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Title: Effectiveness and safety of nutritional supplements in the treatment of hereditary retinal dystrophies: a systematic review.
Authors: Brito-García, N
Del Pino-Sedeño, T
Trujillo-Martín, M M
Coco, R M
Rodríguez de la Rúa, E
Del Cura-González, I
Serrano-Aguilar, P
metadata.dc.subject.mesh: Antioxidants
Dietary Supplements
Disease Progression
Retinal Dystrophies
Visual Acuity
Visual Perception
Issue Date: 9-Dec-2016
Abstract: The hereditary retinal dystrophies (HRDs) are a group of genetically determined disorders that result in loss of the visual function. There is a lack of standard pharmacological treatments or widely accepted nutritional recommendations. The objective of this review is to summarise the scientific evidence on the effectiveness and safety of nutritional supplements for the treatment of HRDs. We conducted a scientific literature search on Medline and PreMedline, EMBASE, SCI-EXPANDED, SSCI, and The Cochrane Library up to August 2014. Experimental, quasi-experimental and controlled observational studies were selected. Eight studies were ultimately included, seven on retinitis pigmentosa (RP) and one on Best disease. Vitamin A, vitamin E, docosahexaenoic acid (DHA), lutein and β-carotene were assessed. A 15 000 IU daily dose of vitamin A was reported to have shown a small protective effect on the progression of RP, as was the use of the carotenoids lutein and β-carotene. Different DHA doses has no effect on RP or Best disease. No supplement showed severe adverse effects in the selected studies although strong evidence of toxicity exists for high doses of vitamin A and β-carotene in certain populations. The selected studies concluded that there may be a small beneficial effect of vitamin A, lutein and β-carotene on the progression of RP. The limited evidence available indicates some well-designed additional studies on combined supplements strategies may achieve more robust conclusions. Moreover, the scarcity of evidence available on the treatment of HRD other than RP with nutritional supplements supports the need for further research efforts.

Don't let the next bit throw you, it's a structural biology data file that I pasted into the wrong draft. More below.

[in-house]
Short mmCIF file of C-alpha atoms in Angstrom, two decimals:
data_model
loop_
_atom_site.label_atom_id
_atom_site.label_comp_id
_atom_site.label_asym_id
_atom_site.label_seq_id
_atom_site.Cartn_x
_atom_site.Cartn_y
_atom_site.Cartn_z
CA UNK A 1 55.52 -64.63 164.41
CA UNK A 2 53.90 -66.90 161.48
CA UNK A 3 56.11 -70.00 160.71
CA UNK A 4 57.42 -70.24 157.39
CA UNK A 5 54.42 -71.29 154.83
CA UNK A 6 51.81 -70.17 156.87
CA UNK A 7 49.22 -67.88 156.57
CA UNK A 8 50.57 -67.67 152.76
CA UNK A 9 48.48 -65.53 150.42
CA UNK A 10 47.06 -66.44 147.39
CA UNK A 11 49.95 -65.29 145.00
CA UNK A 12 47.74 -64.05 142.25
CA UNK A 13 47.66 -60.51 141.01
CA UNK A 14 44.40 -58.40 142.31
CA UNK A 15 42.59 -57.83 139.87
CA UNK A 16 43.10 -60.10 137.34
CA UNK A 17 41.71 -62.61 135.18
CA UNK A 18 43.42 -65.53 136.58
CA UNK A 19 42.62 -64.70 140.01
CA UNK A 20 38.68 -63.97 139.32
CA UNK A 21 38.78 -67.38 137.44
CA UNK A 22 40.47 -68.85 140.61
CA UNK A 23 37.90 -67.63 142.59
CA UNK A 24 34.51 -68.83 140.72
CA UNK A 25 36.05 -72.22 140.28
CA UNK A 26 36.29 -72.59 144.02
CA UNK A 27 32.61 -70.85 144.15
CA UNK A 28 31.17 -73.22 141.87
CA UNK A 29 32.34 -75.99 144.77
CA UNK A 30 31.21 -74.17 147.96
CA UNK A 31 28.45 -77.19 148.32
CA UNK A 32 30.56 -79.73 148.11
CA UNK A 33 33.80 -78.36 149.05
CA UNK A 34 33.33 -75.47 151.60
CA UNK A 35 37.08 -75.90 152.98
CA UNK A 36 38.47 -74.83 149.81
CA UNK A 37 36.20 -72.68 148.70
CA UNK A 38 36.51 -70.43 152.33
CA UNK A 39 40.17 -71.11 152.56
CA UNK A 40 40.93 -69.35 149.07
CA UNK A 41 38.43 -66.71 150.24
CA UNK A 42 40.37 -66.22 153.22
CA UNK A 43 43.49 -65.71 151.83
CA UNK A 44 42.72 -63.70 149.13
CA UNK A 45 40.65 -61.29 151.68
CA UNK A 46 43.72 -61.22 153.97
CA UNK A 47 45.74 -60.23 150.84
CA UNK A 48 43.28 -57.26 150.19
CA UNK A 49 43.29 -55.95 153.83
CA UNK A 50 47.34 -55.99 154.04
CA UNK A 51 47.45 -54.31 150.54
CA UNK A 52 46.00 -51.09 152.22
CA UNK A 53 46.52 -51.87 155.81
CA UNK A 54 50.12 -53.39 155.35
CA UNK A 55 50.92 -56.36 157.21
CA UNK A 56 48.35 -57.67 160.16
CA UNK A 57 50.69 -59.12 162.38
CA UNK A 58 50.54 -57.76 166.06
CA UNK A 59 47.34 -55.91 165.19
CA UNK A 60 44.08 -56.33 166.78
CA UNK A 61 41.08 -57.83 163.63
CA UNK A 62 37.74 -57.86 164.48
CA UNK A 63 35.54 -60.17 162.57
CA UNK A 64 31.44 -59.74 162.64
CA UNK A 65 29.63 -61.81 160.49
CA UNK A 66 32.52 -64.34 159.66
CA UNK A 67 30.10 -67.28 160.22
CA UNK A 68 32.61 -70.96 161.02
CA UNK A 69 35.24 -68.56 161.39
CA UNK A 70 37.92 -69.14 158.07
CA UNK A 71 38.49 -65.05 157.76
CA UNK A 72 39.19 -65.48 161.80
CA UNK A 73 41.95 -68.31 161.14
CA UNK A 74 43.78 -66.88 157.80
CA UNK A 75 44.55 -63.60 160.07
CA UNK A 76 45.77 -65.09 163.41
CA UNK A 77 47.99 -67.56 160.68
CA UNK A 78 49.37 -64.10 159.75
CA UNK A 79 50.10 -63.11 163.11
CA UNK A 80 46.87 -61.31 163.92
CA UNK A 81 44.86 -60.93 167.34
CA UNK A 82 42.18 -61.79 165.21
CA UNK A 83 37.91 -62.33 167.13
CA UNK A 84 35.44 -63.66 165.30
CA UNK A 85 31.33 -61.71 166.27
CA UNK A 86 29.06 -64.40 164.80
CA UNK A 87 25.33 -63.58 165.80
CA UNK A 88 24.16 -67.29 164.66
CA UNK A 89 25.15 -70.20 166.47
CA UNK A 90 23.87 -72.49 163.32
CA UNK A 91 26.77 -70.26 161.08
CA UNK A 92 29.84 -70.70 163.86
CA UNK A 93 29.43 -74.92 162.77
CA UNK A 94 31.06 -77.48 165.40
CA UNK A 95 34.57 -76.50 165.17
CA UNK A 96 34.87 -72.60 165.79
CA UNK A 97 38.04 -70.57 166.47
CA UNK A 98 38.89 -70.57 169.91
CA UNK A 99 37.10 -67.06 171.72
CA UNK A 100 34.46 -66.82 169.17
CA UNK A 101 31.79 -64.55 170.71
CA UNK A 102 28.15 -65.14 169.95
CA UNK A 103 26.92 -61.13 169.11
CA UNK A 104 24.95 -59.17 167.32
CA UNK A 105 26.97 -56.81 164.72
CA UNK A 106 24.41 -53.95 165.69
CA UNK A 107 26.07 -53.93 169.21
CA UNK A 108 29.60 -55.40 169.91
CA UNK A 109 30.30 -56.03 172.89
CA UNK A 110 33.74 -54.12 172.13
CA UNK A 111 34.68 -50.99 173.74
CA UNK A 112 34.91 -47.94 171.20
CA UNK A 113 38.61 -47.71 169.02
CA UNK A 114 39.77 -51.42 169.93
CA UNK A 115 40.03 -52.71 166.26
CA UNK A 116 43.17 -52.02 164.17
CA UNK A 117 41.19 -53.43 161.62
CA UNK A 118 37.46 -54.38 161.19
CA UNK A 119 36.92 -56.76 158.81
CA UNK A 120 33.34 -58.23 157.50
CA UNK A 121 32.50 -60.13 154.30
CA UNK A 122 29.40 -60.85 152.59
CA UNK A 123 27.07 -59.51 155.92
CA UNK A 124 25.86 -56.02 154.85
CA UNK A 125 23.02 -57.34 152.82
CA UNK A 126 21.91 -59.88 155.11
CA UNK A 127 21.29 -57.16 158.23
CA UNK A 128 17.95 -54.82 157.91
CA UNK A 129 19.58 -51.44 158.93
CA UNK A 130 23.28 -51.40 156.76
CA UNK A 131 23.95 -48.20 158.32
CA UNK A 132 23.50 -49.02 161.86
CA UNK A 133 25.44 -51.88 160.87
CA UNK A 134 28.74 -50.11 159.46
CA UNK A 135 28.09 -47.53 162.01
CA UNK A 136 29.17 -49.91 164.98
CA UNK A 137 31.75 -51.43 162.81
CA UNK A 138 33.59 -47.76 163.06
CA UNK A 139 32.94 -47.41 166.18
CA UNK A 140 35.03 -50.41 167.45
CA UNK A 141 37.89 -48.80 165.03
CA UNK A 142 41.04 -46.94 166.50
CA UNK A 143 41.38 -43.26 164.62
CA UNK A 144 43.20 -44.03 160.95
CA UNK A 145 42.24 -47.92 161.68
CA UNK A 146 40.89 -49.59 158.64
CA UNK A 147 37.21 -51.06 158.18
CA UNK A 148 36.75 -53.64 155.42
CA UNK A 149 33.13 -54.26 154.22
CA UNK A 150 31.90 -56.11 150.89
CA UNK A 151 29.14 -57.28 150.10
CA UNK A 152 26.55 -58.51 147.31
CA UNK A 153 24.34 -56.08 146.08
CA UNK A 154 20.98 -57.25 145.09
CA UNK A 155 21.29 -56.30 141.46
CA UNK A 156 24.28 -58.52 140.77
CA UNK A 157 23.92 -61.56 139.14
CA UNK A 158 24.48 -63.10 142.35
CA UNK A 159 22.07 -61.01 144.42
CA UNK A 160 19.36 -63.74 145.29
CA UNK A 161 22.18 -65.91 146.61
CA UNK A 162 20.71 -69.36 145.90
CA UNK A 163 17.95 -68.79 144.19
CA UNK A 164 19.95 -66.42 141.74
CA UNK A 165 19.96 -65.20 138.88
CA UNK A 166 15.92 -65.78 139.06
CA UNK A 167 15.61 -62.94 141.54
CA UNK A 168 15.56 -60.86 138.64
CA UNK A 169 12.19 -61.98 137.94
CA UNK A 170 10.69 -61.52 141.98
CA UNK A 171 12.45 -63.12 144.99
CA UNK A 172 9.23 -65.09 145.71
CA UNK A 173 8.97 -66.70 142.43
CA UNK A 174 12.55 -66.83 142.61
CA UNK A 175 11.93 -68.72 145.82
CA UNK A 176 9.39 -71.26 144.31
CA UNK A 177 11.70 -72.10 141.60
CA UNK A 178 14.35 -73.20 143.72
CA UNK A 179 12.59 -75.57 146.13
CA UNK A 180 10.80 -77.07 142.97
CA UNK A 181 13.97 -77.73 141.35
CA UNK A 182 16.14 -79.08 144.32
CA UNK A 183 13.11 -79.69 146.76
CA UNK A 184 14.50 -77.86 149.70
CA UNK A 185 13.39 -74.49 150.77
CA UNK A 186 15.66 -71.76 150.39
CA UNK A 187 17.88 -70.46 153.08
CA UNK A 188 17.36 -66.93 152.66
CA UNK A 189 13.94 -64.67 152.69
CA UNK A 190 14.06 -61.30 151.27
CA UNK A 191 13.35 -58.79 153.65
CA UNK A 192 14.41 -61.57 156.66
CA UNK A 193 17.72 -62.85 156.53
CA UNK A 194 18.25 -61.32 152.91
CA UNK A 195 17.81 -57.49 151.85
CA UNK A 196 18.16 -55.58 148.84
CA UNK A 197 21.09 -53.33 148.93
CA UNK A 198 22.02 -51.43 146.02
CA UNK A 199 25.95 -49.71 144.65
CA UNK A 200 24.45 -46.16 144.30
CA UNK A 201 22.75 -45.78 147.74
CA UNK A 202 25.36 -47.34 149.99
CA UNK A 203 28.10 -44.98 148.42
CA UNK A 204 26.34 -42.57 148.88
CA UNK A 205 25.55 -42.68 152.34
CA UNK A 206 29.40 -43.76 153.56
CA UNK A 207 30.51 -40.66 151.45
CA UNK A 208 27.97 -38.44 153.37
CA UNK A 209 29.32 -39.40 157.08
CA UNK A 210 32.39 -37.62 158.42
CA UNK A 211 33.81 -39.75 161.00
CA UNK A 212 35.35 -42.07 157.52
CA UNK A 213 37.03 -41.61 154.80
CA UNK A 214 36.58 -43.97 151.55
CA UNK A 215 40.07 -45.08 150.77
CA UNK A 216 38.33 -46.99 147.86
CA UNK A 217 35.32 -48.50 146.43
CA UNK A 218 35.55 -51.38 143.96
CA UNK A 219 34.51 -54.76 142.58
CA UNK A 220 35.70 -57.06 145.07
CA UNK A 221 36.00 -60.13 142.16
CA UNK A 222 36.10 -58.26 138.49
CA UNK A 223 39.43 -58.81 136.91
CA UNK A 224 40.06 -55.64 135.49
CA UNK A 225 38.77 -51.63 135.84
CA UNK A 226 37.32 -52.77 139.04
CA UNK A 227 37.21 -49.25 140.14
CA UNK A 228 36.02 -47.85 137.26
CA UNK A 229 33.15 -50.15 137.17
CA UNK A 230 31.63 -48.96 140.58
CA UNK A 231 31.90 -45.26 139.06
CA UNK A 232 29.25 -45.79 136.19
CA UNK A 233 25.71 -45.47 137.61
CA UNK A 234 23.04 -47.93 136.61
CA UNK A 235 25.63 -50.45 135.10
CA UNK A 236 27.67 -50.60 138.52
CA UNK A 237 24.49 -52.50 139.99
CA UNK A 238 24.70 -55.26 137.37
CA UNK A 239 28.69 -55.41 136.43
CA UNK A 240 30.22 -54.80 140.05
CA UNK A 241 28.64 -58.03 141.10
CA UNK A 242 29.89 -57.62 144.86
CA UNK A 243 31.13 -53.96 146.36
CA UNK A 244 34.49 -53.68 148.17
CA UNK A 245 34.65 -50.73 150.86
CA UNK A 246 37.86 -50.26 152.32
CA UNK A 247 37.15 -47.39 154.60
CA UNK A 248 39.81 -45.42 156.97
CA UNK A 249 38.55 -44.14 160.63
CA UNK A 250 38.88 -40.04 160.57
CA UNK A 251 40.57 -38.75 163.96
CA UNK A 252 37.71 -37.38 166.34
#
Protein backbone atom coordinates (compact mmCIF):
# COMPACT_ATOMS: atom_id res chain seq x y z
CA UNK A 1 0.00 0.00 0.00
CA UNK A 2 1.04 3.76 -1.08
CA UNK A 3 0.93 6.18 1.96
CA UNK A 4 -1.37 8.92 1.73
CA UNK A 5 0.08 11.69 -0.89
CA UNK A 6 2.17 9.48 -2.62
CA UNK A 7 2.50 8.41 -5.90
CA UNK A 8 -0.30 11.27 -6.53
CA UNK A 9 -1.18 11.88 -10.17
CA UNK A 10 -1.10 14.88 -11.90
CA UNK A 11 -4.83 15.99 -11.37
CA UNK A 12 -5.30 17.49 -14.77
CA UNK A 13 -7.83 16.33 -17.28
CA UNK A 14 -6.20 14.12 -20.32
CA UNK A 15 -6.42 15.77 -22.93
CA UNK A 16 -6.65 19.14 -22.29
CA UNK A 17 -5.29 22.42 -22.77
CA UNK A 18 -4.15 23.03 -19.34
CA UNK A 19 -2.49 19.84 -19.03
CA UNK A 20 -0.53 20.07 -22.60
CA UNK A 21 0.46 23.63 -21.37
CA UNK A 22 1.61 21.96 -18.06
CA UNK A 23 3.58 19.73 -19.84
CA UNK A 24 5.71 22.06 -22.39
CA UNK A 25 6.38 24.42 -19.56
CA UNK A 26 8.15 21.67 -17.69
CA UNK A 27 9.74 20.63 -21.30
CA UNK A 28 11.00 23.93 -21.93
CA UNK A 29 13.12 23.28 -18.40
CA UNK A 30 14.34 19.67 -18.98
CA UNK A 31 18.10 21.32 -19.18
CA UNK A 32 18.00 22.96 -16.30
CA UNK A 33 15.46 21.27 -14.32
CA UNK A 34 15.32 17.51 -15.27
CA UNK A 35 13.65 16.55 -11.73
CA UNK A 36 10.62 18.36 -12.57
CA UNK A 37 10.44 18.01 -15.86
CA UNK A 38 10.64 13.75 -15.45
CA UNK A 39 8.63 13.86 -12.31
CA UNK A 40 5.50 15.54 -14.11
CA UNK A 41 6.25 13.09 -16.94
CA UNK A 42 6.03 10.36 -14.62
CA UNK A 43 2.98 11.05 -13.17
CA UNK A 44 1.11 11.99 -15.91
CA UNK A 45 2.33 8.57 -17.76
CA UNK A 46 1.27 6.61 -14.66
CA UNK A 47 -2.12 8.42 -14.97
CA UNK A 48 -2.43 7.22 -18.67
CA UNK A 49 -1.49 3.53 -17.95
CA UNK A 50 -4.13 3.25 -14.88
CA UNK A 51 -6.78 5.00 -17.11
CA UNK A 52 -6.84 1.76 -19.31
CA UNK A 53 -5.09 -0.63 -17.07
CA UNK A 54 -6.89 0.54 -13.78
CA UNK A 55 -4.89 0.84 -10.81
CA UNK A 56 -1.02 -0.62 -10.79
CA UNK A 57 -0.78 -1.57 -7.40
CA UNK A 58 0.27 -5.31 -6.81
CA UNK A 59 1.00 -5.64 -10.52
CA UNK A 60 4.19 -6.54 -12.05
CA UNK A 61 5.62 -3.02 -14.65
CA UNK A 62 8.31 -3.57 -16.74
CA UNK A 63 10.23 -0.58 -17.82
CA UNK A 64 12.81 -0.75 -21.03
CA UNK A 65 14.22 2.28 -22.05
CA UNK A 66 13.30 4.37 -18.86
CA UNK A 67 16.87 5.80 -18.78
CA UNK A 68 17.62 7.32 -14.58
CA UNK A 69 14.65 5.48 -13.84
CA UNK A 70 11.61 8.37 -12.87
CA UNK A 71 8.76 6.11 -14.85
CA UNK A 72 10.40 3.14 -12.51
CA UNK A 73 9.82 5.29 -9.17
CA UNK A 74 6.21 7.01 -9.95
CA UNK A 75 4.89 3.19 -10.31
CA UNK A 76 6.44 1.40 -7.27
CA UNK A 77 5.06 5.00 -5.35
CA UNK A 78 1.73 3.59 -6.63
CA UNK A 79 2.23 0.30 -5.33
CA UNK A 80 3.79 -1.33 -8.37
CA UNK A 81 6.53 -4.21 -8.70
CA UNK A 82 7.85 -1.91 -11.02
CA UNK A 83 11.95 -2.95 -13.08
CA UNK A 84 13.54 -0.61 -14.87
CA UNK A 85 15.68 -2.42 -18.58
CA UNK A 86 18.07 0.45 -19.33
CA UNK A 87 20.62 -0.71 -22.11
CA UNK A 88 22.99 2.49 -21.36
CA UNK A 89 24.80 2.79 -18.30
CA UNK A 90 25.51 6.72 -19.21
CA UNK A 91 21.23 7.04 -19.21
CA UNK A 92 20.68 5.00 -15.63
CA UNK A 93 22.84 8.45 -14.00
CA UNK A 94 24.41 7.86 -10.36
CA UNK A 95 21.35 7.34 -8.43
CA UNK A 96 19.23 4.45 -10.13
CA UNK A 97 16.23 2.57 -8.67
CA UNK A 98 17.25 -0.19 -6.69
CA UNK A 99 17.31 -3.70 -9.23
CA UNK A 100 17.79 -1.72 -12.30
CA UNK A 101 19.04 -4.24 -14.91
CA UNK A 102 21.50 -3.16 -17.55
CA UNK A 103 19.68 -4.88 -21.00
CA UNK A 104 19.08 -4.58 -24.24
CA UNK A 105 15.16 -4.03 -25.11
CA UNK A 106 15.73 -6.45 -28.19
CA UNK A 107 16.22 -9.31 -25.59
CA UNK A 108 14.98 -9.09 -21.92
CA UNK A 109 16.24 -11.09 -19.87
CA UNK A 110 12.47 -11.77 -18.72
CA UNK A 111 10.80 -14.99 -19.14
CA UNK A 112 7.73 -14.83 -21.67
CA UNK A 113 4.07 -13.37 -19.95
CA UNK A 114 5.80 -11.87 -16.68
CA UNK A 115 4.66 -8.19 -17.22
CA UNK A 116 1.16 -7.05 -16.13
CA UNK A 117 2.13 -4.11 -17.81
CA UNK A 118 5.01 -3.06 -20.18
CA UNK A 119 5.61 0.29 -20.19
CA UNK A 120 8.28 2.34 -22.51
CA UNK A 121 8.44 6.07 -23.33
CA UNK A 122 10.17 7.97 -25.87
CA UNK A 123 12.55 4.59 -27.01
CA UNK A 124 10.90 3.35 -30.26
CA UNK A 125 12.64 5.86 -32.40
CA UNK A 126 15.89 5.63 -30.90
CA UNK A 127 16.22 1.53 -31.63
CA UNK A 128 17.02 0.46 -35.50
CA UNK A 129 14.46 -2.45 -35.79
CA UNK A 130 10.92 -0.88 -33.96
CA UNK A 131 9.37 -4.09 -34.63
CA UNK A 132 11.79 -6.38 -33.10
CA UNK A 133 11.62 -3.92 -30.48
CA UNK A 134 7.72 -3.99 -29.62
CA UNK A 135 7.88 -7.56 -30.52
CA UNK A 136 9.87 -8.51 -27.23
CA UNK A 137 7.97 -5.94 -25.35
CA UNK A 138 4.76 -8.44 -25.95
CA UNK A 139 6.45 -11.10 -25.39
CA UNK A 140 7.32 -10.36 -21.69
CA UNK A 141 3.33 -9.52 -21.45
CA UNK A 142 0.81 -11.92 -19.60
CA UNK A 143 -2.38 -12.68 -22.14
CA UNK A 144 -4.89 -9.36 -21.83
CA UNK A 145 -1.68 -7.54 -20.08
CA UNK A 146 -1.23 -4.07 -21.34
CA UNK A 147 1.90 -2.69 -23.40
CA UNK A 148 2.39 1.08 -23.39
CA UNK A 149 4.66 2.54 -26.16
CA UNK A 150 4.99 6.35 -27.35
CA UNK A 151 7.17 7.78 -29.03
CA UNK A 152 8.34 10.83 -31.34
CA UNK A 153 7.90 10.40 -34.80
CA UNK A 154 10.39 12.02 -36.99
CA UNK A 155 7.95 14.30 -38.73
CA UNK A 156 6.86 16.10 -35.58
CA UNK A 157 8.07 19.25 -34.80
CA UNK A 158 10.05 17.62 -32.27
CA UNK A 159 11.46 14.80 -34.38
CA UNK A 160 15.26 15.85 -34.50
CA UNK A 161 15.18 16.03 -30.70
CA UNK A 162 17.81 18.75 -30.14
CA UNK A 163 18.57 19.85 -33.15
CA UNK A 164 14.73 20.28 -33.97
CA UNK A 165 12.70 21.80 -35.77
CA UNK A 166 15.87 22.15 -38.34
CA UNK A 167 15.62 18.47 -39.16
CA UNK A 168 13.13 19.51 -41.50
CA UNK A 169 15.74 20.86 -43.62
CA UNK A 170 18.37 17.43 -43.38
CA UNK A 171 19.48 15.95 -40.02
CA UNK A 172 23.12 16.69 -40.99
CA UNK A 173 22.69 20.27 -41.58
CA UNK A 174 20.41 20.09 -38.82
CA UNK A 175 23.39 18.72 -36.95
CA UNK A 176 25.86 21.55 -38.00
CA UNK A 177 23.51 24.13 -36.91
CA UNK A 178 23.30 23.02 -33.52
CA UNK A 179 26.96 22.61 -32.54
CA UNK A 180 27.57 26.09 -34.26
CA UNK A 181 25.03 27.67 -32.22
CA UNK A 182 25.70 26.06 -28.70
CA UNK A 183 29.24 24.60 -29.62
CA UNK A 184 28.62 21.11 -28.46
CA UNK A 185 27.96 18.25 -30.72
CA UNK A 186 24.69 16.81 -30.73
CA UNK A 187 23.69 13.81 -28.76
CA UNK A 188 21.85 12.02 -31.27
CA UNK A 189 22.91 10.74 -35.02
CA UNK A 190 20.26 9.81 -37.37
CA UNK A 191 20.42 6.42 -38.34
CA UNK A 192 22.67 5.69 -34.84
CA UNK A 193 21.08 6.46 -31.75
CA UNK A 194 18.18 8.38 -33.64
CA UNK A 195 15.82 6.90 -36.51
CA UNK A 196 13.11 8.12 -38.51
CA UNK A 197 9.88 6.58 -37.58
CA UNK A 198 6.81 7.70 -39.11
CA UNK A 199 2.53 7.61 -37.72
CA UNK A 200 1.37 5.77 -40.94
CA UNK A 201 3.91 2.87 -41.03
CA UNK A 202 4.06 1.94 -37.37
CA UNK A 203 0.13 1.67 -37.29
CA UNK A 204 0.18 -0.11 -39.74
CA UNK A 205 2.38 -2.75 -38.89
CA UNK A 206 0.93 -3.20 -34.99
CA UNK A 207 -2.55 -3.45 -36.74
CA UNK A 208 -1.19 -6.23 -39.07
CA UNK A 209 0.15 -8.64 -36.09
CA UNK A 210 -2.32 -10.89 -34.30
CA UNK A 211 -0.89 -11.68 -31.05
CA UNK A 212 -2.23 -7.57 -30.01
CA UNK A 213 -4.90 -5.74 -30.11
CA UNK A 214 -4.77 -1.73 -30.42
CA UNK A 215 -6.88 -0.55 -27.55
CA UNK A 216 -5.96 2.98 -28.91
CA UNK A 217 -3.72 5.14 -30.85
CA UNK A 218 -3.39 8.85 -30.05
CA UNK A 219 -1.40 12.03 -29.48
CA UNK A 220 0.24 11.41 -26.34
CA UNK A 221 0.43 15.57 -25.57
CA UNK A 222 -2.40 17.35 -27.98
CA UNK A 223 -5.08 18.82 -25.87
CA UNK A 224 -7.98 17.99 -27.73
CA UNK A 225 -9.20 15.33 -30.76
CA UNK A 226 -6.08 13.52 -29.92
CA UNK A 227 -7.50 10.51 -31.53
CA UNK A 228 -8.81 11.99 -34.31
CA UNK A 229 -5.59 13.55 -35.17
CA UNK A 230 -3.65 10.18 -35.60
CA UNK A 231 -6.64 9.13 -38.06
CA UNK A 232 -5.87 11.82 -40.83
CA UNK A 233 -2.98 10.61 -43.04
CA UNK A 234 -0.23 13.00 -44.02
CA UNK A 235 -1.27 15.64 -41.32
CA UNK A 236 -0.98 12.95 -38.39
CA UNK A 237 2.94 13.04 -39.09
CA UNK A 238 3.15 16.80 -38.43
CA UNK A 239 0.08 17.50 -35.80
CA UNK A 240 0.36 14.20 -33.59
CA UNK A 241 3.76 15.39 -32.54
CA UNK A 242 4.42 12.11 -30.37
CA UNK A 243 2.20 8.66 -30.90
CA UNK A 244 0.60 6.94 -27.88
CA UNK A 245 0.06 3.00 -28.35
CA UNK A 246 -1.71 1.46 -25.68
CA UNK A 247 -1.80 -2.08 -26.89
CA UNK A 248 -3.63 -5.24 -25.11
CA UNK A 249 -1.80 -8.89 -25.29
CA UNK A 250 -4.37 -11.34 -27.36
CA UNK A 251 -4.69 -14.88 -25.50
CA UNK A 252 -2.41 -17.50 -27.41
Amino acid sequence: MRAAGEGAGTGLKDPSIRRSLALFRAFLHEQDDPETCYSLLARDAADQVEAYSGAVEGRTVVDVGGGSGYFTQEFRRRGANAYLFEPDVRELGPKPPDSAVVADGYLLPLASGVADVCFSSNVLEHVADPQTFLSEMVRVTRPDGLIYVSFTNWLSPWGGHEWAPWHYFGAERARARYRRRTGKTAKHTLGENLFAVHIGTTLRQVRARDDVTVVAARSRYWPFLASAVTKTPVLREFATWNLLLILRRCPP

metadata.dc.identifier.doi: 10.1038/eye.2016.286
Appears in Collections:Producción 2020

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